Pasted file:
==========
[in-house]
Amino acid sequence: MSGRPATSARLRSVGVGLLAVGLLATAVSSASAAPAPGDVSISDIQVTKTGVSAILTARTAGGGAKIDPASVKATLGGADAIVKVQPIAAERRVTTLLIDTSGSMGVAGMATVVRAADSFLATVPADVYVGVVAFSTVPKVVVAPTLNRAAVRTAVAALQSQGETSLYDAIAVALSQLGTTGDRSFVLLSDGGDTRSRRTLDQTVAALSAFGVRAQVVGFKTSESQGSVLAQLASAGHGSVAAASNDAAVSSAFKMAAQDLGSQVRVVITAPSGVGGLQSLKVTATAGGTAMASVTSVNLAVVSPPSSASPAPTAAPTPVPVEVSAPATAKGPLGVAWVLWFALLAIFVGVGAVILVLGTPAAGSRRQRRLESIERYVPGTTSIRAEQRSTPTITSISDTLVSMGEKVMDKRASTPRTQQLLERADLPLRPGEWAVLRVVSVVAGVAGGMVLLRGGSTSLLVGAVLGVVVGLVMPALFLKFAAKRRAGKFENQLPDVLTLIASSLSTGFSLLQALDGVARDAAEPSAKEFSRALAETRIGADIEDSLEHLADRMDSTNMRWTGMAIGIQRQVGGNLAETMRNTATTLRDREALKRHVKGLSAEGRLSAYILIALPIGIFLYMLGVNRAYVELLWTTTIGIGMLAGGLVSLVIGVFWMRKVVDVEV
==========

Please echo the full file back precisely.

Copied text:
[in-house]
Amino acid sequence: MSGRPATSARLRSVGVGLLAVGLLATAVSSASAAPAPGDVSISDIQVTKTGVSAILTARTAGGGAKIDPASVKATLGGADAIVKVQPIAAERRVTTLLIDTSGSMGVAGMATVVRAADSFLATVPADVYVGVVAFSTVPKVVVAPTLNRAAVRTAVAALQSQGETSLYDAIAVALSQLGTTGDRSFVLLSDGGDTRSRRTLDQTVAALSAFGVRAQVVGFKTSESQGSVLAQLASAGHGSVAAASNDAAVSSAFKMAAQDLGSQVRVVITAPSGVGGLQSLKVTATAGGTAMASVTSVNLAVVSPPSSASPAPTAAPTPVPVEVSAPATAKGPLGVAWVLWFALLAIFVGVGAVILVLGTPAAGSRRQRRLESIERYVPGTTSIRAEQRSTPTITSISDTLVSMGEKVMDKRASTPRTQQLLERADLPLRPGEWAVLRVVSVVAGVAGGMVLLRGGSTSLLVGAVLGVVVGLVMPALFLKFAAKRRAGKFENQLPDVLTLIASSLSTGFSLLQALDGVARDAAEPSAKEFSRALAETRIGADIEDSLEHLADRMDSTNMRWTGMAIGIQRQVGGNLAETMRNTATTLRDREALKRHVKGLSAEGRLSAYILIALPIGIFLYMLGVNRAYVELLWTTTIGIGMLAGGLVSLVIGVFWMRKVVDVEV